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Longman Dictionary of Contemporary English
▪ Add a few drops of methanol to compensate for evaporation.
▪ But that is exactly what happens when people drink methanol.
▪ C., will deploy a fuel cell-driven shuttle bus using methanol as a fuel.
▪ Nor is this the only way that methanol can be used.
▪ The catalysed conversion of methanol to ethanol by reaction with syn-gas, is also possible but not yet commercial.
▪ The only raw materials needed are carbon monoxide and methanol.
▪ The preferred specimen in screening for exposure to methanol or salicylate is serum.
▪ This enzyme converts methanol into a closely related molecule: formaldehyde.
The Collaborative International Dictionary

methanol \methanol\ n. (Chem.) The simplest alcohol of the paraffin series, CH3.OH; methyl alcohol. Called also wood alcohol. It is used as an antifreeze solvent, as a fuel, and as a denaturant for ethyl alcohol.

Syn: methyl alcohol, wood alcohol, wood spirit.


Methol \Meth"ol\, n. [Gr. ? wine + -ol.] (Chem.) An earlier technical name of methyl alcohol or wood spirit, now called methanol; also, by extension, the class name of any of the series of alcohols of the methane series of which methol proper is the type. See Methyl alcohol, under Methyl.


Methyl \Meth"yl\, n. [See Methylene.] (Chem.) A univalent hydrocarbon radical, CH3-, not existing alone but regarded as an essential residue of methane, and appearing as a component part of many derivatives; as, methyl alcohol, methyl ether, methyl amine, etc. [Formerly written also methule, methyle, etc.]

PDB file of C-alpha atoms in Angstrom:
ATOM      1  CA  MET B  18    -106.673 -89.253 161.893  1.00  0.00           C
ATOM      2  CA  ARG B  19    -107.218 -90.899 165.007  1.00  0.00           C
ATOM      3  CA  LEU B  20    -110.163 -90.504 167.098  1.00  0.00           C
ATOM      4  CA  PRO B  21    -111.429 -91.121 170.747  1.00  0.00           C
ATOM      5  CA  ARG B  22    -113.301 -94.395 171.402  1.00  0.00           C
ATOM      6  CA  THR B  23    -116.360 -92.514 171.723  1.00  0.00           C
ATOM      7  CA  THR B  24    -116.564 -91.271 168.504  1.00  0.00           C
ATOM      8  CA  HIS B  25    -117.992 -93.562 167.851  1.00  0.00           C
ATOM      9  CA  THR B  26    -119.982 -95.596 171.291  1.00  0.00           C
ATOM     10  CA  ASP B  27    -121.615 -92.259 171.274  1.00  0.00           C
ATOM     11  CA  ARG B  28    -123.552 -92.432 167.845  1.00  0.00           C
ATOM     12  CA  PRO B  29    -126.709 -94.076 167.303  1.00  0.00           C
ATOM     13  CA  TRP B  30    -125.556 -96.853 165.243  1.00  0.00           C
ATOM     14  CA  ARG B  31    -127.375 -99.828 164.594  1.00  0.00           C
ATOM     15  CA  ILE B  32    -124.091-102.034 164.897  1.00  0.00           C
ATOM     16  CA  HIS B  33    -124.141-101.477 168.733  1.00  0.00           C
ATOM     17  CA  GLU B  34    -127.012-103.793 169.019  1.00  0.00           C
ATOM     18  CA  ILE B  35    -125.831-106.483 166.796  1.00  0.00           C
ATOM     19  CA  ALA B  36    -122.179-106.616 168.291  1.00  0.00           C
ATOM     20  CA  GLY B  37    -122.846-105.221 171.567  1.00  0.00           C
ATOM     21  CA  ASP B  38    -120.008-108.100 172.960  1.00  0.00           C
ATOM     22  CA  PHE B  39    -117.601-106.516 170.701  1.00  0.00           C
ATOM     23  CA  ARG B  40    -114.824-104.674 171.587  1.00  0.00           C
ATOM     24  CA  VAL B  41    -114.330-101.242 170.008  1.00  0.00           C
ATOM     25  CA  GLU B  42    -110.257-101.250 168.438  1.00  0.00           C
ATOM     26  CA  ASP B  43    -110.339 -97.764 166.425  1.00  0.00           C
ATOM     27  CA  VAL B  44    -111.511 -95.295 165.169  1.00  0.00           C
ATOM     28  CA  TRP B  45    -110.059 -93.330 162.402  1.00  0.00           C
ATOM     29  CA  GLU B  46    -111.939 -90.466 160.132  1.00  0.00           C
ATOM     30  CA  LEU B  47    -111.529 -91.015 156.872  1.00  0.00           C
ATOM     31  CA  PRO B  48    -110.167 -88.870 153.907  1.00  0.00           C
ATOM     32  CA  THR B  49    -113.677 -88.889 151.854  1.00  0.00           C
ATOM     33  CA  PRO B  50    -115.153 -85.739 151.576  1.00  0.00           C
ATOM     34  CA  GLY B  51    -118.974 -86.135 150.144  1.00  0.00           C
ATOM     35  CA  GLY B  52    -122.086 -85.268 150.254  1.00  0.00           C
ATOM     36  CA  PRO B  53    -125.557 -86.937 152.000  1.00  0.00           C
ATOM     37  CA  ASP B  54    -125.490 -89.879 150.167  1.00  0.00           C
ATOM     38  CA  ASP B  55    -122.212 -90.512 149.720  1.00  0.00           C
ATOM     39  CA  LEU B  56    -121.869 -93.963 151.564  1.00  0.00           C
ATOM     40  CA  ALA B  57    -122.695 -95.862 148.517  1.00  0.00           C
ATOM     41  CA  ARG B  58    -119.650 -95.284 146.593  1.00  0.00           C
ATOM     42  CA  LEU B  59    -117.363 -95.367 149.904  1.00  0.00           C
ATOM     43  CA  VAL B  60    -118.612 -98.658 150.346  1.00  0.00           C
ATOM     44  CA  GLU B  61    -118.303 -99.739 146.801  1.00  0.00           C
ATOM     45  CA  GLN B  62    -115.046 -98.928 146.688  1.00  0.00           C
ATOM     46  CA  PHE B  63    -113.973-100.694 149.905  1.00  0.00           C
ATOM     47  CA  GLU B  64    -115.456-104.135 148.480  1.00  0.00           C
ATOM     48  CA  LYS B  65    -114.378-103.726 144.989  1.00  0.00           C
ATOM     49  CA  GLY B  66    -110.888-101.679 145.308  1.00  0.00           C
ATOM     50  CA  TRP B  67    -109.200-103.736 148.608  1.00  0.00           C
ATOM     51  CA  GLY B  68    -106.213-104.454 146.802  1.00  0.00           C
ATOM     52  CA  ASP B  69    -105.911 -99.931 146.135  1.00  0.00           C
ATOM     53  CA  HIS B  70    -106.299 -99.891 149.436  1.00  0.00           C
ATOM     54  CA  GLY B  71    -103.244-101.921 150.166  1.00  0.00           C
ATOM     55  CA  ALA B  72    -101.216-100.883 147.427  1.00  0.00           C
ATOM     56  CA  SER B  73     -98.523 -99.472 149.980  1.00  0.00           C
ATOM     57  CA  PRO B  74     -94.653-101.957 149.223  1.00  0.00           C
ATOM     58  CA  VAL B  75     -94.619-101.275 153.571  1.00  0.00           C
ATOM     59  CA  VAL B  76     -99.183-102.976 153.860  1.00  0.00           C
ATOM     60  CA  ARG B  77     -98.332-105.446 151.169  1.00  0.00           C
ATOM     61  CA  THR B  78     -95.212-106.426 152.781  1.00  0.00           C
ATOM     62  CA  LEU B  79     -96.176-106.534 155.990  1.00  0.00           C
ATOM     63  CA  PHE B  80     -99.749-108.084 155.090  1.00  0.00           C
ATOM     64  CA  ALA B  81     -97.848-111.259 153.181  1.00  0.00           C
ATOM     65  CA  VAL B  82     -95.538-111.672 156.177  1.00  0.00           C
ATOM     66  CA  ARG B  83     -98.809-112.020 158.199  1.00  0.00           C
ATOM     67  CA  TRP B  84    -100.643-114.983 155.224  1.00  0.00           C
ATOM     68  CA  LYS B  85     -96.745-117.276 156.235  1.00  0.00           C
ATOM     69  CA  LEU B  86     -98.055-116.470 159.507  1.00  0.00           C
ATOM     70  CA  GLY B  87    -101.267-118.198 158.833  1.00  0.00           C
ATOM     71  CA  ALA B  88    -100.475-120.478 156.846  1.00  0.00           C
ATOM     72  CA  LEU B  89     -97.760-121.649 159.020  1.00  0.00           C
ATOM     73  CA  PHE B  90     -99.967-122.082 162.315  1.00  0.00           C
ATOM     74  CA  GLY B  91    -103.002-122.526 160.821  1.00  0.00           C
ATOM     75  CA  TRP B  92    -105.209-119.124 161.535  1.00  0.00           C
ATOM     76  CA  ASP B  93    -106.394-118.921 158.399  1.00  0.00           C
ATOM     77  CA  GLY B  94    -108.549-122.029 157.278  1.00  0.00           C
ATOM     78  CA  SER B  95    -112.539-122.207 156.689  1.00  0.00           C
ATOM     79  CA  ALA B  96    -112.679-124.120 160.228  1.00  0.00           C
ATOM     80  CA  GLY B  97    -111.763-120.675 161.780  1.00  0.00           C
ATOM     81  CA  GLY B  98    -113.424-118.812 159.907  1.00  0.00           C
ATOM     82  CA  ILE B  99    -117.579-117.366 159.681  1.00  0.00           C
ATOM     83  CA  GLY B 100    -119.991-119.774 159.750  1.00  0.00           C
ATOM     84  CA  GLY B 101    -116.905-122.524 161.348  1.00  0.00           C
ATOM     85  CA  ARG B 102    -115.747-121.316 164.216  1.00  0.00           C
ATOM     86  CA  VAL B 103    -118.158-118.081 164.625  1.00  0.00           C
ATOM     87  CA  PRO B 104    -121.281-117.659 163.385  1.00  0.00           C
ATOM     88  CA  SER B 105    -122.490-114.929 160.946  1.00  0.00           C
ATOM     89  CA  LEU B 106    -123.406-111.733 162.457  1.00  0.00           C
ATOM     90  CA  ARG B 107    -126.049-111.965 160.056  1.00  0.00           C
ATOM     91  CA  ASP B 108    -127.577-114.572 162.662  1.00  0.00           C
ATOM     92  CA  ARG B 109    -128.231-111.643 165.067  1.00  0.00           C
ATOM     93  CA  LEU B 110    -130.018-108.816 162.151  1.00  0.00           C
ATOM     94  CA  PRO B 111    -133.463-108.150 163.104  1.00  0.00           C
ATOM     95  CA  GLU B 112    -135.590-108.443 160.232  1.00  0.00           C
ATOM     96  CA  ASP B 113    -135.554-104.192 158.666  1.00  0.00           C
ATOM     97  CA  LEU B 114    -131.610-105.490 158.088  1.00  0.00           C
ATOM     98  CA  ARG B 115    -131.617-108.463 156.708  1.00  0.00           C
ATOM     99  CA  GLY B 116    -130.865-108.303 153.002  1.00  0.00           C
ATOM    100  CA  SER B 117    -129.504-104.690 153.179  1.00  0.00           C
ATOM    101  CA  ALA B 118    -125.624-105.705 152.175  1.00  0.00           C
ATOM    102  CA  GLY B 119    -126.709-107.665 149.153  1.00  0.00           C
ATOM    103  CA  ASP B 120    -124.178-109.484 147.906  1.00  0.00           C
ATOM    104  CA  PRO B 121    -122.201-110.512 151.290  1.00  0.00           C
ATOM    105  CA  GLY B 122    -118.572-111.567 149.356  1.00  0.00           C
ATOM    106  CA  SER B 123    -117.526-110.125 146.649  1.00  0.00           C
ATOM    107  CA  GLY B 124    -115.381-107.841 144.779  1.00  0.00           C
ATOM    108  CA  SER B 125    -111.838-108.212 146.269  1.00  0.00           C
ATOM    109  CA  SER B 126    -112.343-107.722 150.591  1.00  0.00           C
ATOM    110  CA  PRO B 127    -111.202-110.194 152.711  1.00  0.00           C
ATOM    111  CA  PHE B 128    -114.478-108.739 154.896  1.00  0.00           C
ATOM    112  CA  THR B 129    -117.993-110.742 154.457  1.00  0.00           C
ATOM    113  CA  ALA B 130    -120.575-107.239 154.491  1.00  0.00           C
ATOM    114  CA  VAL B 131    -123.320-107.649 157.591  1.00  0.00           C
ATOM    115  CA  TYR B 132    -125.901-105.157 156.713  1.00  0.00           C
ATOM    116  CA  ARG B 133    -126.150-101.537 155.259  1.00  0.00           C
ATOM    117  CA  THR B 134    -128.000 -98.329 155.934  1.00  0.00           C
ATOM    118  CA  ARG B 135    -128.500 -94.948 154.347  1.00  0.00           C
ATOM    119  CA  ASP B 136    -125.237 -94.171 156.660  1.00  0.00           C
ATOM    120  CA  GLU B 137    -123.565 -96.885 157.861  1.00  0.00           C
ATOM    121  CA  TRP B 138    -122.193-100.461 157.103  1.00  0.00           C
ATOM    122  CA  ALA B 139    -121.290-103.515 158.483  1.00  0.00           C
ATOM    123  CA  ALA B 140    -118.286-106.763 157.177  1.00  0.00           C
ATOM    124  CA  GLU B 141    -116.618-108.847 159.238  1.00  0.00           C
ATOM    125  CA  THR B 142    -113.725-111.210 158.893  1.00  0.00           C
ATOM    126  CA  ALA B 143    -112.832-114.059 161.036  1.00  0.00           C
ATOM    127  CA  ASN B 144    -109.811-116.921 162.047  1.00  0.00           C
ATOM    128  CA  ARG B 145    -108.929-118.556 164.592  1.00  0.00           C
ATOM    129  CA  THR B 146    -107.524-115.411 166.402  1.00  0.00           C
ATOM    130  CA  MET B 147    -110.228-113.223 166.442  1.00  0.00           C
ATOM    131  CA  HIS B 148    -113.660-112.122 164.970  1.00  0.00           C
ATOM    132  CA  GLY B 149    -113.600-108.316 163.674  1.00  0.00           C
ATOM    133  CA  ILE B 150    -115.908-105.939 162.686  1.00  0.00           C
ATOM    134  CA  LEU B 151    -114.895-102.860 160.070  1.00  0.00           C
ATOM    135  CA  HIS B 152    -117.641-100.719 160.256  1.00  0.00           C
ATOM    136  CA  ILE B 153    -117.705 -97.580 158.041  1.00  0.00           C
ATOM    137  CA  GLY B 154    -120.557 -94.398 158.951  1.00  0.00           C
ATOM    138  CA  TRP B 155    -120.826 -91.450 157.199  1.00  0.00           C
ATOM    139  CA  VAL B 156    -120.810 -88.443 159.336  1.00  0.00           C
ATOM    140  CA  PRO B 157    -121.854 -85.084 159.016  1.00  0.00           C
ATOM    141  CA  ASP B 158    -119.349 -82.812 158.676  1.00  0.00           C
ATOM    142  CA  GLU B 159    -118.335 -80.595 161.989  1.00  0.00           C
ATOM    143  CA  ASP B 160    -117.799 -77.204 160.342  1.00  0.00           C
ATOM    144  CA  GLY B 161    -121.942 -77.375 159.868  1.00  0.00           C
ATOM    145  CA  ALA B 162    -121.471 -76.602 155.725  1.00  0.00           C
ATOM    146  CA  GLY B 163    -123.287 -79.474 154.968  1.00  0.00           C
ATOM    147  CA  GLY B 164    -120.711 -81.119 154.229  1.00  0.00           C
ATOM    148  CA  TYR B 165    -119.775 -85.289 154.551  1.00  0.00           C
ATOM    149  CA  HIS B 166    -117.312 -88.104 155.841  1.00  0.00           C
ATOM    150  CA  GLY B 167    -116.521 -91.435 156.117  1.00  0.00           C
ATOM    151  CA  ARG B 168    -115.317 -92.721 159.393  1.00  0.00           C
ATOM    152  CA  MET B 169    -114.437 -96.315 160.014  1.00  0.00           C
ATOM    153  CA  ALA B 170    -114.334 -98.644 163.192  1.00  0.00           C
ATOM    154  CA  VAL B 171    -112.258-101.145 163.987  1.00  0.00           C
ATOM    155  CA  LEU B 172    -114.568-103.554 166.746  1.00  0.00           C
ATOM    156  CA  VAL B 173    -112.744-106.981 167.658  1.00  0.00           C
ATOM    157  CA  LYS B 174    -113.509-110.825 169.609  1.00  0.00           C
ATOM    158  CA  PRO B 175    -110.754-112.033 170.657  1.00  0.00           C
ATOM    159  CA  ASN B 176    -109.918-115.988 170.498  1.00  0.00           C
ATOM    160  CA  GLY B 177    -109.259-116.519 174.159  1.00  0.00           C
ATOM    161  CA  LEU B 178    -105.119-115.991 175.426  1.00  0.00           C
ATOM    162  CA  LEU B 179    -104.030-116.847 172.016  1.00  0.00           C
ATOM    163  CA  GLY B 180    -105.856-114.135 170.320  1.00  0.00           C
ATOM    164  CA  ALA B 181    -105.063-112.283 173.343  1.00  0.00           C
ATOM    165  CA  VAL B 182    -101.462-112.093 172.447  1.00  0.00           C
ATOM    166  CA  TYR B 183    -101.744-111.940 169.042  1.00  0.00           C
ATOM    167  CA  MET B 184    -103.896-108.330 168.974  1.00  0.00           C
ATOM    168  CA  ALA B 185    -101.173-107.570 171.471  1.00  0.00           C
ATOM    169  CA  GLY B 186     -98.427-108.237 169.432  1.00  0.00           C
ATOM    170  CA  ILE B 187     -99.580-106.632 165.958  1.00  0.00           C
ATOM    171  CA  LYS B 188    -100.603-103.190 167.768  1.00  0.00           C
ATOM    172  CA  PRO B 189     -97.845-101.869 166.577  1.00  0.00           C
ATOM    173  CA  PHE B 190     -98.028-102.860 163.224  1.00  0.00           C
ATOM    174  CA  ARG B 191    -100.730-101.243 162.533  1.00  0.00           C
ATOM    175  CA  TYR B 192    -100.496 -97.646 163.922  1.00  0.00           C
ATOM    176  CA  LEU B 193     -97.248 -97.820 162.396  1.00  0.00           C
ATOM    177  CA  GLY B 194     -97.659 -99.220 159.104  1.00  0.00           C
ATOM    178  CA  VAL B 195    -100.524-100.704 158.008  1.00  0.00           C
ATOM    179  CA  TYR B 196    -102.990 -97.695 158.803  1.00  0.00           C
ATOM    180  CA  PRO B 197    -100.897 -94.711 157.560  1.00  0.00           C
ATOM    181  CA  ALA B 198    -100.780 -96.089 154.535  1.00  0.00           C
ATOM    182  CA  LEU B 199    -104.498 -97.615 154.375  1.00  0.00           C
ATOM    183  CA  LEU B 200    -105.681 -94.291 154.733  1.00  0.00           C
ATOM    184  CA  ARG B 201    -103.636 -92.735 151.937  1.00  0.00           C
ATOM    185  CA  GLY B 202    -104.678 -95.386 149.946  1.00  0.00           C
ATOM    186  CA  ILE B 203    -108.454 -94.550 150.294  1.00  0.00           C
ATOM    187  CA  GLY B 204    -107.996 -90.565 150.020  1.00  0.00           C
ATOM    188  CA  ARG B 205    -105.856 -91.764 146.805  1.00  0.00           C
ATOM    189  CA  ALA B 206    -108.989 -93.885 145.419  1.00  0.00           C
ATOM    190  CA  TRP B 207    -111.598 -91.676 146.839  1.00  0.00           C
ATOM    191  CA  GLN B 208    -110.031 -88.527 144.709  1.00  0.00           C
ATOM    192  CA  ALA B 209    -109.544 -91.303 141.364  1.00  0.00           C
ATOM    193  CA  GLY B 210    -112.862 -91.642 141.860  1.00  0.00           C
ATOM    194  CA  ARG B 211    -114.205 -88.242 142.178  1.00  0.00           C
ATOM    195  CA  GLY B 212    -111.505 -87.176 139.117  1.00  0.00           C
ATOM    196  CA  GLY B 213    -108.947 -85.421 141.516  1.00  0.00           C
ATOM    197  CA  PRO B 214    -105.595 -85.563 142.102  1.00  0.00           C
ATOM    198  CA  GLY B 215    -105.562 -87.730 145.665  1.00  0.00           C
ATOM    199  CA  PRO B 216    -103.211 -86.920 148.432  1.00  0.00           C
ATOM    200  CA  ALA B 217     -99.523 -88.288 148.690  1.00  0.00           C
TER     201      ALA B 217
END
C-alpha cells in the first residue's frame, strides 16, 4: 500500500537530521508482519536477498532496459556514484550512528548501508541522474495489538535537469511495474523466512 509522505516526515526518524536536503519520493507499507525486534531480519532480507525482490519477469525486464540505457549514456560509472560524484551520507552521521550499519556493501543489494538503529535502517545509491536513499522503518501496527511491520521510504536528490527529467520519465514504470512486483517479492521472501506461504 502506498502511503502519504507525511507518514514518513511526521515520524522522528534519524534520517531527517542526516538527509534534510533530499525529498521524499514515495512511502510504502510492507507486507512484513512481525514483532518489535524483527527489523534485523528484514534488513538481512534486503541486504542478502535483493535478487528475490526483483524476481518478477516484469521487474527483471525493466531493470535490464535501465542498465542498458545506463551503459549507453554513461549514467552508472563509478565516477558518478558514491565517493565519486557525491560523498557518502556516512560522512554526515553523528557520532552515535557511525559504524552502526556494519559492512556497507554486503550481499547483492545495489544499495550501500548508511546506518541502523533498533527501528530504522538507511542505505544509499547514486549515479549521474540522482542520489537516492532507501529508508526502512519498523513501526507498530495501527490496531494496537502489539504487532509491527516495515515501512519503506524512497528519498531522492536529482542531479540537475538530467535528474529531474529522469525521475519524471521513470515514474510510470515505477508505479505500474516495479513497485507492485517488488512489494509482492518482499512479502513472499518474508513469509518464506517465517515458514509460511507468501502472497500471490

Methyl alcohol (Chem.), a light, volatile, inflammable liquid, CH3.OH, obtained by the distillation of wood, and hence called wood alcohol or wood spirit; tecnically referred to as methanol; -- called also methol, carbinol, etc.

Methyl amine (Chem.), a colorless, inflammable, alkaline gas, CH3.NH2, having an ammoniacal, fishy odor. It is produced artificially, and also occurs naturally in herring brine and other fishy products. It is regarded as ammonia in which a third of its hydrogen is replaced by methyl, and is a type of the class of substituted ammonias.

Methyl ether (Chem.), a light, volatile ether CH3.O.CH3, obtained by the etherification of methyl alcohol; -- called also methyl oxide or dimethyl ether.

Methyl green. (Chem.) See under Green, n.

Methyl orange. (Chem.) See Helianthin.

Methyl violet (Chem.), an artificial dye, consisting of certain methyl halogen derivatives of rosaniline.

Douglas Harper's Etymology Dictionary

"methyl alcohol," 1892 (adopted that year by the international scientific community), from methyl + -ol, suffix denoting "alcohol."


n. (context organic compound English) The simplest aliphatic alcohol, CH3OH; a colourless, toxic, inflammable liquid, used as a solvent, antifreeze, in the chemical industry, and in the preparation of methylated spirit.


n. a light volatile flammable poisonous liquid alcohol; used as an antifreeze and solvent and fuel and as a denaturant for ethyl alcohol [syn: methyl alcohol, wood alcohol, wood spirit]


Methanol, also known as methyl alcohol, wood alcohol, wood naphtha, methyl hydrate, or wood spirits, is a chemical with the formula C H O H (often abbreviated MeOH). Methanol acquired the name "wood alcohol" because it was once produced chiefly as a byproduct of the destructive distillation of wood. Today, industrial methanol is produced in a catalytic process directly from carbon monoxide, carbon dioxide, and hydrogen.